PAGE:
Black Water Family, legacy, and blood memory

David Robertson, 1977-

Book - 2020

The son of a Cree father and a non-Indigenous mother, Robertson was raised with virtually no knowledge or understanding of his family's Indigenous roots. His father, Don, spent his early childhood on a trapline in the bush northeast of Norway House, Manitoba, where his first teacher was the land. When his family was moved permanently to a nearby reserve, Don was not permitted to speak Cree at school unless in secret with his friends and lost the knowledge he had been gifted. His mother, Be...verly, grew up in a small Manitoba town with not a single Indigenous family in it. Then Don arrived, and they fell in love. Structured around a father-son journey to the northern trapline where Robertson and his father will reclaim their connection to the land, this is the story of another journey: a young man seeking to understand his father's story, to come to terms with his lifelong experience with anxiety, and to finally piece together his own blood memory.

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Subjects
Genres
Autobiographies
Biographies
Published
Toronto, Ontario, Canada : HarperCollins Publishers Ltd [2020]
Edition
First edition
Language
English
Physical Description
xi, 274 pages : illustrations, map ; 24 cm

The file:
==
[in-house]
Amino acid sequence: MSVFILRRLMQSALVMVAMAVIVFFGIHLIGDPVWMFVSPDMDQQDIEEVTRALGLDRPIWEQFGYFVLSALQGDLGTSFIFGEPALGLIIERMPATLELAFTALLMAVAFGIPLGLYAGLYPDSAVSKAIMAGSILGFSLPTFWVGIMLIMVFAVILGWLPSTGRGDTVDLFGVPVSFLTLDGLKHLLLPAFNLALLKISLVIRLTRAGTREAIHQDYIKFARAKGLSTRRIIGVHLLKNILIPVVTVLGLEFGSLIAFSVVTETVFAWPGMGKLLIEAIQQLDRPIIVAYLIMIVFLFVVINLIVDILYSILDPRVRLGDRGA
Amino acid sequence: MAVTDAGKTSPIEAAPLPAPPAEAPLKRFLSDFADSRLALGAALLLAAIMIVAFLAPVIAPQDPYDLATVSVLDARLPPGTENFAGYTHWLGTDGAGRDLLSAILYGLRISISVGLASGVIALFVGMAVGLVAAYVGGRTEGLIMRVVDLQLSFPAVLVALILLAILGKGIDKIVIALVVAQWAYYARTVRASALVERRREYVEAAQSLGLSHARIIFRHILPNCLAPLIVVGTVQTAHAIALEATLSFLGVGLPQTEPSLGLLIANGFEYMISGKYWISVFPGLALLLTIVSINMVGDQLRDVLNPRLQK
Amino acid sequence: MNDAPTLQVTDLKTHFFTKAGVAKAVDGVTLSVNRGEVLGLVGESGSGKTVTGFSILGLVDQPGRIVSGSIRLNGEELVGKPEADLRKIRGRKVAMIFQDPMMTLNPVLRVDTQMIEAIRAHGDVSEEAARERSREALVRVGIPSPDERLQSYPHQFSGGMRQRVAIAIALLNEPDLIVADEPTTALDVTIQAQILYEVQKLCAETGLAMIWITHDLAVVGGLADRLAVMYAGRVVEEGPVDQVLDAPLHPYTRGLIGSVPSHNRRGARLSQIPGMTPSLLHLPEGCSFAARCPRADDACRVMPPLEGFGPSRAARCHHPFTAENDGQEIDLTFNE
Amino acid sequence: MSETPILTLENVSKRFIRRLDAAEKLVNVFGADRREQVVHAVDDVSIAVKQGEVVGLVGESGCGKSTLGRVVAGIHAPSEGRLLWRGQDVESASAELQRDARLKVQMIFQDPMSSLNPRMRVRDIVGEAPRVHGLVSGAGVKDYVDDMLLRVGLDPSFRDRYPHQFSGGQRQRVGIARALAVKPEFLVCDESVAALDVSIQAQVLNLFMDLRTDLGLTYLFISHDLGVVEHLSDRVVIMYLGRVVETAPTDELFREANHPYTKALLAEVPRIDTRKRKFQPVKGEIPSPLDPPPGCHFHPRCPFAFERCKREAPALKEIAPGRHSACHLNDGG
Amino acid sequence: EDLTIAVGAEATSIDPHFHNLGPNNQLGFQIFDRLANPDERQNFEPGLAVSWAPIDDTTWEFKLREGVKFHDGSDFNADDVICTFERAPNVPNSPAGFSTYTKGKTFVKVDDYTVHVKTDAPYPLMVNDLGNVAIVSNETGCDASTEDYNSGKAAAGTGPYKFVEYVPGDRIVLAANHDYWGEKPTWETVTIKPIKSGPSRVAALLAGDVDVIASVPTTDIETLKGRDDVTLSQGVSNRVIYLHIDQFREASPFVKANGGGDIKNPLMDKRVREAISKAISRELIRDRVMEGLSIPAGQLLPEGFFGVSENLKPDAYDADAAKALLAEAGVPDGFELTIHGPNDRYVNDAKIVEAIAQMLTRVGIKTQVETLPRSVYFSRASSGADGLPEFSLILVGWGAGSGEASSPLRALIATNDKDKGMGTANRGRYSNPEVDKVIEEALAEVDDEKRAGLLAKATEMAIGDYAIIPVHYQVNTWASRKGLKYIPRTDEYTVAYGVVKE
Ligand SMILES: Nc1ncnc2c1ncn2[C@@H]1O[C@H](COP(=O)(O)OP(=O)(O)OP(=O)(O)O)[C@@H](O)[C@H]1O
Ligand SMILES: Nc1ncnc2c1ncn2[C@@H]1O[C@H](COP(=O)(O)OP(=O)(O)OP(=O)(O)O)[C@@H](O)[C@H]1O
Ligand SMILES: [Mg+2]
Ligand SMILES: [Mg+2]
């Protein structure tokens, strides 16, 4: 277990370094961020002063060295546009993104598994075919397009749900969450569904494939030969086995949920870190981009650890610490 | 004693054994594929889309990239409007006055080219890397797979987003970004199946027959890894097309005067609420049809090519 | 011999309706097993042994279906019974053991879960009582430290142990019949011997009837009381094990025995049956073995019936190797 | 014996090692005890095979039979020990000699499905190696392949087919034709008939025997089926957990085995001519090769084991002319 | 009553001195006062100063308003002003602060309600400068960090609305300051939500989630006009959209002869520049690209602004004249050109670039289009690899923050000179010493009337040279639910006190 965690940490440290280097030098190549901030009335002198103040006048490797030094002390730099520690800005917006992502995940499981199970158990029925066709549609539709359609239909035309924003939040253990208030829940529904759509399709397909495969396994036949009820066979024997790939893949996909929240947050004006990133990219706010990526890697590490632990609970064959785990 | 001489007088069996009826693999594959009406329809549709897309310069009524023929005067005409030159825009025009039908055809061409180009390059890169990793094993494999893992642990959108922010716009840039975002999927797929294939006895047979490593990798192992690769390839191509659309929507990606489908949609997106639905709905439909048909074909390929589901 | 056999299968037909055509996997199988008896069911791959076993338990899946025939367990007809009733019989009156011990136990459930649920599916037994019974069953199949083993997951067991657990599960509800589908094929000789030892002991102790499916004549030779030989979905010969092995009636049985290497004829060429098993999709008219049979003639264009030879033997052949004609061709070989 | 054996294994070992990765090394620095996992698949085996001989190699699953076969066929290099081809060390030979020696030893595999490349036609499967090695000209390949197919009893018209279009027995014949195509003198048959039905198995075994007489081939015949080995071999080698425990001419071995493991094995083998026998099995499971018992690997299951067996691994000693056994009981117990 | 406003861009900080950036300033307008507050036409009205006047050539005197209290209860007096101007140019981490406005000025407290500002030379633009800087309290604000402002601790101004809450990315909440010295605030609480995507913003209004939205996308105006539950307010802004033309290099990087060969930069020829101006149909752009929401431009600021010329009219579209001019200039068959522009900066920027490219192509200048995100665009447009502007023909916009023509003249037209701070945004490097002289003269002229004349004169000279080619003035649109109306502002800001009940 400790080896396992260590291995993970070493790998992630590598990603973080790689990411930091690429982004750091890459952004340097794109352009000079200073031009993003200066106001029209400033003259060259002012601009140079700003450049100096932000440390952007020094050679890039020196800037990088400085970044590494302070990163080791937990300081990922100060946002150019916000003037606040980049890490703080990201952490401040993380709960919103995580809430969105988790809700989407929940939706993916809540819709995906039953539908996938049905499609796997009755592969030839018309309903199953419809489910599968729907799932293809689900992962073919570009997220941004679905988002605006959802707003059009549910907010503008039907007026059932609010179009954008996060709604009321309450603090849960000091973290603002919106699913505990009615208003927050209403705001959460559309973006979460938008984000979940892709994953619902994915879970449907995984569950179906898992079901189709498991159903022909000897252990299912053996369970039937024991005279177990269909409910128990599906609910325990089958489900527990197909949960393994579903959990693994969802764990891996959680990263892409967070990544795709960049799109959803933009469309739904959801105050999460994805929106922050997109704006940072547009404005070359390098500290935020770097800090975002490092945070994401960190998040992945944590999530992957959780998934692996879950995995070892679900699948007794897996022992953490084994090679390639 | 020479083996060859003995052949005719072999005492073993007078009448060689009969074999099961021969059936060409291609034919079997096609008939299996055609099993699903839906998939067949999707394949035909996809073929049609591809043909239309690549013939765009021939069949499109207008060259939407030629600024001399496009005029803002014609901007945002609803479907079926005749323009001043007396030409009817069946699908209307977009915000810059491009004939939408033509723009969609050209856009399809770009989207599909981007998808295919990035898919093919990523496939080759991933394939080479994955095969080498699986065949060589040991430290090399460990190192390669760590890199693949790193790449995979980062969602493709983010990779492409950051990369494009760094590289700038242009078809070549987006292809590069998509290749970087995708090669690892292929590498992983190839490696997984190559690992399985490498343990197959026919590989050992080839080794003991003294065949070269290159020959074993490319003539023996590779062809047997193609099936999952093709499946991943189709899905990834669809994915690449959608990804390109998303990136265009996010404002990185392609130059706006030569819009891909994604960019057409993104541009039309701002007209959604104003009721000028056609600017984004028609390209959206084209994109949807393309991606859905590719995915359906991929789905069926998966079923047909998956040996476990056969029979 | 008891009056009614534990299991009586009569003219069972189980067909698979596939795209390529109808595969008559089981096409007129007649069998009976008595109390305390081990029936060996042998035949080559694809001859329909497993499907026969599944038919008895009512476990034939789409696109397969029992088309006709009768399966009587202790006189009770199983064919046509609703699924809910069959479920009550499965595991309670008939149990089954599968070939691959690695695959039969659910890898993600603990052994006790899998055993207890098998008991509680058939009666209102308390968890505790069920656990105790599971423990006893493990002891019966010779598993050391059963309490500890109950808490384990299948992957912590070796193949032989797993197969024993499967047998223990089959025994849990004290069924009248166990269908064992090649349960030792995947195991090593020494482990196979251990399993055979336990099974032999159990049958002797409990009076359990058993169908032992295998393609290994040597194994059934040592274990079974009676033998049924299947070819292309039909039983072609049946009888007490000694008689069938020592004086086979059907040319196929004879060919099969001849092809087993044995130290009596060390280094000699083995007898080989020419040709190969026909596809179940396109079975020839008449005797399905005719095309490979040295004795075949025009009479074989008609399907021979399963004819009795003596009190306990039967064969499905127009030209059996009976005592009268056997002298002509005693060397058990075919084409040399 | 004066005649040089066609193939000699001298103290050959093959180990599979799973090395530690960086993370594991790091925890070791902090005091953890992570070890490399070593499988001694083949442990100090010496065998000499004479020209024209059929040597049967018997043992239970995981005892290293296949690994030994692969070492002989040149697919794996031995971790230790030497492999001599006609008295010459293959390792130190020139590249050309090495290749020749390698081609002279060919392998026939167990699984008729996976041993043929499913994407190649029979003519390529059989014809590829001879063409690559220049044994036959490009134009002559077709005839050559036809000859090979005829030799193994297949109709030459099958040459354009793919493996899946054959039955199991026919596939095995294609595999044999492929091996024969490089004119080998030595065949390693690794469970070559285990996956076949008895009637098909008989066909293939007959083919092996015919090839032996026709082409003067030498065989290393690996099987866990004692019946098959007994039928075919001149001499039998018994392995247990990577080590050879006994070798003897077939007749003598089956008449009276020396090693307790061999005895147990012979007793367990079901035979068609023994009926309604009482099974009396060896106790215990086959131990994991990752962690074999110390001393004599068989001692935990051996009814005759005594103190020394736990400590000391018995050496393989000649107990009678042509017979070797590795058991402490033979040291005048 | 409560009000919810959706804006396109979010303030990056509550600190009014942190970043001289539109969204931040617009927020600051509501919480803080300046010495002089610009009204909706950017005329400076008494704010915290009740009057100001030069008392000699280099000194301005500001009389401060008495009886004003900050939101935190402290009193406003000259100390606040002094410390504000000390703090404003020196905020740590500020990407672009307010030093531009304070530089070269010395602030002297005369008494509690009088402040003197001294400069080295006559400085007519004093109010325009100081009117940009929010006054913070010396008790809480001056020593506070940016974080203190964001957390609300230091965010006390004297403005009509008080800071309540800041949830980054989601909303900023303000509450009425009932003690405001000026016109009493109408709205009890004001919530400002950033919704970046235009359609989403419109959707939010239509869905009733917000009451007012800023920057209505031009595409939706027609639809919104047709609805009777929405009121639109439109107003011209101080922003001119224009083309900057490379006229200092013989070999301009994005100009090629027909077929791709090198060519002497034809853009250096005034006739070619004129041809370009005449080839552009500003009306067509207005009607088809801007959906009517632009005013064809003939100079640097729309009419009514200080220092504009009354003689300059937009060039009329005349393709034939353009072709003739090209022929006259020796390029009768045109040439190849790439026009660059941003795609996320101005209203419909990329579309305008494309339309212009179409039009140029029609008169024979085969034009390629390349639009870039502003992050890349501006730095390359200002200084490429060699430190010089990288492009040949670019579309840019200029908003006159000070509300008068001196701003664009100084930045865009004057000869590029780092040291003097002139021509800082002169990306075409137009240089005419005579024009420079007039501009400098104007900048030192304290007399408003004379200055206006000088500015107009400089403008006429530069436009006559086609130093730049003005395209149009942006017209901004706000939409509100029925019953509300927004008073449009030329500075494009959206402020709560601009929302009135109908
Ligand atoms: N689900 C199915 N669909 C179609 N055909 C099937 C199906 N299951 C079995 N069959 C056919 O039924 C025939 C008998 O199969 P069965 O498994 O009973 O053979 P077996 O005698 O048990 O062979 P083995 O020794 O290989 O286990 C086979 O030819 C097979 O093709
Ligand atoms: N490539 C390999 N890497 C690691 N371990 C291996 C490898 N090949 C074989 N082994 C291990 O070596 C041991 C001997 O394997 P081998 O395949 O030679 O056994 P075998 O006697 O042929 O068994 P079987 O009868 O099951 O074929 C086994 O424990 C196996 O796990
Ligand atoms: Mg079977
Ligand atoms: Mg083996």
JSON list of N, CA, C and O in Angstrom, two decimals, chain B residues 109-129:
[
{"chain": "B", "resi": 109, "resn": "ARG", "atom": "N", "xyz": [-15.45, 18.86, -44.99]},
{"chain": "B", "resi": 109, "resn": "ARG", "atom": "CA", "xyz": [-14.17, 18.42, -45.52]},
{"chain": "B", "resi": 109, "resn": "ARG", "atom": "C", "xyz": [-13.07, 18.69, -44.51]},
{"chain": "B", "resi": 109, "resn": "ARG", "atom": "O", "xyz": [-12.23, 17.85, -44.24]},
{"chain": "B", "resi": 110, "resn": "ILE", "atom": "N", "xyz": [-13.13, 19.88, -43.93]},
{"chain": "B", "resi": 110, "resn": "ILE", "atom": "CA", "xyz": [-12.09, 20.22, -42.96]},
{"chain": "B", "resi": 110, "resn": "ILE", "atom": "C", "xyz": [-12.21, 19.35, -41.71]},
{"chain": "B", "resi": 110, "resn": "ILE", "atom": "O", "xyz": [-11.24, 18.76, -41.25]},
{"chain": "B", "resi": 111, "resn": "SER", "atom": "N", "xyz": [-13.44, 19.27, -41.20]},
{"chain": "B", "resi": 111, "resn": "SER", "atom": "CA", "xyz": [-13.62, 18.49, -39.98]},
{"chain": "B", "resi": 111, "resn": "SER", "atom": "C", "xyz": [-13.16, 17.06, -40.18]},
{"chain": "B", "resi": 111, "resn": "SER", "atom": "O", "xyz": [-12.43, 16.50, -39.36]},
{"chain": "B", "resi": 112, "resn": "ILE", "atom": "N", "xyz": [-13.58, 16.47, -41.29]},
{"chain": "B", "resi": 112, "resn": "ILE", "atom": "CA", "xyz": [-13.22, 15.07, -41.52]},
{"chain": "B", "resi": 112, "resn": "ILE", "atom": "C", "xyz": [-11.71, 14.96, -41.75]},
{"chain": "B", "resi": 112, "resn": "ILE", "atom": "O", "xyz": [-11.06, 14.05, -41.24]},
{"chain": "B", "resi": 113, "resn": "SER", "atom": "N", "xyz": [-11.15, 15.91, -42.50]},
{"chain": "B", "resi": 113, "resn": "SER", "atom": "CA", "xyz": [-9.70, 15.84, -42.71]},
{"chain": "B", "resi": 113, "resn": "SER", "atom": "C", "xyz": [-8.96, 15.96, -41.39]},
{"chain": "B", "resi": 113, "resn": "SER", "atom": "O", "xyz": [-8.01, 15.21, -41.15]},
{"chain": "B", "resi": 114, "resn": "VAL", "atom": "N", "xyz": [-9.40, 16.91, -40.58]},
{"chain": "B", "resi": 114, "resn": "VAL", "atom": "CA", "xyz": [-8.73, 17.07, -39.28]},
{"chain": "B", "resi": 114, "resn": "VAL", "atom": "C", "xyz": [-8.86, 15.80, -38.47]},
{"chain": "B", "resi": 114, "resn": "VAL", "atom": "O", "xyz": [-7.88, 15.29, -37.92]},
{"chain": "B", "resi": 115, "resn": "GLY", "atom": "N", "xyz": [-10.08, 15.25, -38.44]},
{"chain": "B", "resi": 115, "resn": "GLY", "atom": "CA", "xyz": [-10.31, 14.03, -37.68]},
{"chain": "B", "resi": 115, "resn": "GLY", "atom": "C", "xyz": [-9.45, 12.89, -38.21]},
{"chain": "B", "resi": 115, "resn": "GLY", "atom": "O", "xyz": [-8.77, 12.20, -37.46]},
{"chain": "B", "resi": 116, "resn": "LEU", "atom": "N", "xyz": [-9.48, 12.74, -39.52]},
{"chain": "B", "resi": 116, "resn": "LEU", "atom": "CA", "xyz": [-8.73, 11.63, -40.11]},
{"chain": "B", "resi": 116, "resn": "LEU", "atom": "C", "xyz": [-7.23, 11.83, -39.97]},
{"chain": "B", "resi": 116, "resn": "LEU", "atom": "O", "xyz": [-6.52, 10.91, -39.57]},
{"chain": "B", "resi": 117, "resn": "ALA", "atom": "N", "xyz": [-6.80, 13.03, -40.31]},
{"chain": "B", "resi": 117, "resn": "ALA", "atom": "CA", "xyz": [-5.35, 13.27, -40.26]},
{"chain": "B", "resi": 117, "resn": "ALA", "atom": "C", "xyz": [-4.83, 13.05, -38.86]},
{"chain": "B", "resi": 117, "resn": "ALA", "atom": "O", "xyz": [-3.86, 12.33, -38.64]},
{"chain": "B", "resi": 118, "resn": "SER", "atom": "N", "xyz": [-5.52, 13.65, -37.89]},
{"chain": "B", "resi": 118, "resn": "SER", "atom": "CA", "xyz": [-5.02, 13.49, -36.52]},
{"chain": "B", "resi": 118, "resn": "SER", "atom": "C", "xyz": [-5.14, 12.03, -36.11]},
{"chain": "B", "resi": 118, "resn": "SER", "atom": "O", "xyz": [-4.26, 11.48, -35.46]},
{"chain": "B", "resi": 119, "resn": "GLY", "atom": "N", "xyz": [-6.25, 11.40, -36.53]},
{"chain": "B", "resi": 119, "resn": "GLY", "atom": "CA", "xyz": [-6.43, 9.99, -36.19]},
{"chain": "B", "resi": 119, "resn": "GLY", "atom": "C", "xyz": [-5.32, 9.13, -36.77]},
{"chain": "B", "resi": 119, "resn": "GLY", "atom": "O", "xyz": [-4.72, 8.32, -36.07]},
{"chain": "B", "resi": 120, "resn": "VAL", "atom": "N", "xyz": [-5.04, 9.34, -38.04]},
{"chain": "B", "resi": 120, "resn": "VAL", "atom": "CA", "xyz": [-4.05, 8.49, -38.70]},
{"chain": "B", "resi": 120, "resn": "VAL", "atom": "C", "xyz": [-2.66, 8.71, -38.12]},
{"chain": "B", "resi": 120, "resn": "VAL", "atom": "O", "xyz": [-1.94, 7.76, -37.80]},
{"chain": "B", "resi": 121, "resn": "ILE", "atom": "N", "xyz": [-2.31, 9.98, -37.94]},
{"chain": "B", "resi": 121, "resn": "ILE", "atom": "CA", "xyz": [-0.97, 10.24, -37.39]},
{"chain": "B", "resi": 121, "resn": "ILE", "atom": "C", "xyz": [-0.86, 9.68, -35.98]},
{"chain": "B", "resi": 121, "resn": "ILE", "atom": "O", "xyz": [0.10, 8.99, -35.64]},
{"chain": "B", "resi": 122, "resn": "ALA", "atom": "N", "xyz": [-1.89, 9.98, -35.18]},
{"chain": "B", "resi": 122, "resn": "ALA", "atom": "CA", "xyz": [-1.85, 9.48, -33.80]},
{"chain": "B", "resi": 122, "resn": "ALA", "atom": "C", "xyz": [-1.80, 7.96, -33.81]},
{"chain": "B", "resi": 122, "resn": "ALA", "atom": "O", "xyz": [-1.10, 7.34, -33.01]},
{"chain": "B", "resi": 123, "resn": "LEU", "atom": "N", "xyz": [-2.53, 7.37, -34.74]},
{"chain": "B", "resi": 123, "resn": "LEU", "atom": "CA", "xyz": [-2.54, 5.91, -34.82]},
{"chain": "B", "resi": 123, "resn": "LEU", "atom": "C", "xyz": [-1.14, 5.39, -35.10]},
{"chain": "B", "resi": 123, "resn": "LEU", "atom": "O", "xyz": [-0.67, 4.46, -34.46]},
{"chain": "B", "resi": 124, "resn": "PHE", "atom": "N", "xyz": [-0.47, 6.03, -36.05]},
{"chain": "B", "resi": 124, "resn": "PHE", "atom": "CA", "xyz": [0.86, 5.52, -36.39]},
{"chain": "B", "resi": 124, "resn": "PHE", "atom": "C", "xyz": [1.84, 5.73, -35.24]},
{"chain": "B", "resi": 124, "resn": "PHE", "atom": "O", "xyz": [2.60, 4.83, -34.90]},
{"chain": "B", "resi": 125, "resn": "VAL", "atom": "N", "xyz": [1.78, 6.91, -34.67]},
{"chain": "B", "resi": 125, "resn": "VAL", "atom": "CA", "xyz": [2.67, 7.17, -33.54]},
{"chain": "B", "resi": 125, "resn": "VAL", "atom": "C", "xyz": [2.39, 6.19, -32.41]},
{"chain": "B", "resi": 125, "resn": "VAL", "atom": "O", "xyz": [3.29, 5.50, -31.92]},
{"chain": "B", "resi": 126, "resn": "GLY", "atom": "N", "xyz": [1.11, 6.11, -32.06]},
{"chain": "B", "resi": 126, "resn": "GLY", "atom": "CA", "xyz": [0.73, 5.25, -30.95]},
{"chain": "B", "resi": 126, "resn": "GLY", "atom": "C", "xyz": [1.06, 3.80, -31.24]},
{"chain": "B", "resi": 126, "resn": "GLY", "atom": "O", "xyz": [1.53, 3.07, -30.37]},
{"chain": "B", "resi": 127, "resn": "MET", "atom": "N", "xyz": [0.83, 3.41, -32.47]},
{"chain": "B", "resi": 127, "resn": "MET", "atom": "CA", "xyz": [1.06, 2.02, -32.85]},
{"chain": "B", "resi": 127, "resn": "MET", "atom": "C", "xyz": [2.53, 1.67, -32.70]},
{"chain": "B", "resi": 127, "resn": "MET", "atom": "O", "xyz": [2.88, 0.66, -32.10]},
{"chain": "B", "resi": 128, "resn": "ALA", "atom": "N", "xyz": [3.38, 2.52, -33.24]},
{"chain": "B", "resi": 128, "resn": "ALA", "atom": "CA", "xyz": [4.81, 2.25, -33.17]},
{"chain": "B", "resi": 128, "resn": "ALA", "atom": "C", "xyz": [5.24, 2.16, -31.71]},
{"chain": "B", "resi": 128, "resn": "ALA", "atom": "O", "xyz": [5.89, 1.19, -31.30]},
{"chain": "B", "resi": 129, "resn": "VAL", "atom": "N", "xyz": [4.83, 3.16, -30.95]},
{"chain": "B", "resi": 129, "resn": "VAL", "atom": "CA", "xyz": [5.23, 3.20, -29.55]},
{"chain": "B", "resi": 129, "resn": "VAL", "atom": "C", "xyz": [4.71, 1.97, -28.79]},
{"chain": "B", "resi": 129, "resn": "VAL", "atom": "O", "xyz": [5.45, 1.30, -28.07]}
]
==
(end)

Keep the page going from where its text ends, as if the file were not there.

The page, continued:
Issued also in electronic format
ISBN
9781443457767
1443457760
Main Author
David Robertson, 1977- (author)
Review by Publisher Summary 1

A Globe and Mail Top 100 Book of the Year A Quill & Quire Book of the Year A CBC Books Nonfiction Book of the Year A Maclean’s 20 Books You Need to Read this Winter“An instant classic that demands to be read with your heart open and with a perspective widened to allow in a whole new understanding of family, identity and love.” —Cherie DimalineIn this bestselling memoir, a son who grew up away from his Indigenous culture takes his Cree father on a trip to the family trapline and finds that revisiting the past not only heals old wounds but creates a new futureThe son of a Cree father and a white mother, David A. Robertson grew up with virtually no awareness of his Indigenous roots. His father, Dulas—or Don, as he became known—lived on the trapline in the bush in Manitoba, only to be transplanted permanently to a house on the reserve, where he couldn’t speak his language, Swampy Cree, in school with his friends unless in secret. David’s mother, Beverly, grew up in a small Manitoba town that had no Indigenous people until Don arrived as the new United Church minister. They married and had three sons, whom they raised unconnected to their Indigenous history. David grew up without his father’s teachings or any knowledge of his early experiences. All he had was “blood memory”: the pieces of his identity ingrained in the fabric of his DNA, pieces that he has spent a lifetime putting together. It has been the journey of a young man becoming closer to who he is, who his father is and who they are together, culminating in a trip back to the trapline to reclaim their connection to the land. Black Water is a memoir about intergenerational trauma and healing, about connection and about how Don’s life informed David’s own. Facing up to a story nearly erased by the designs of history, father and son journey together back to the trapline at Black Water and through the past to create a new future.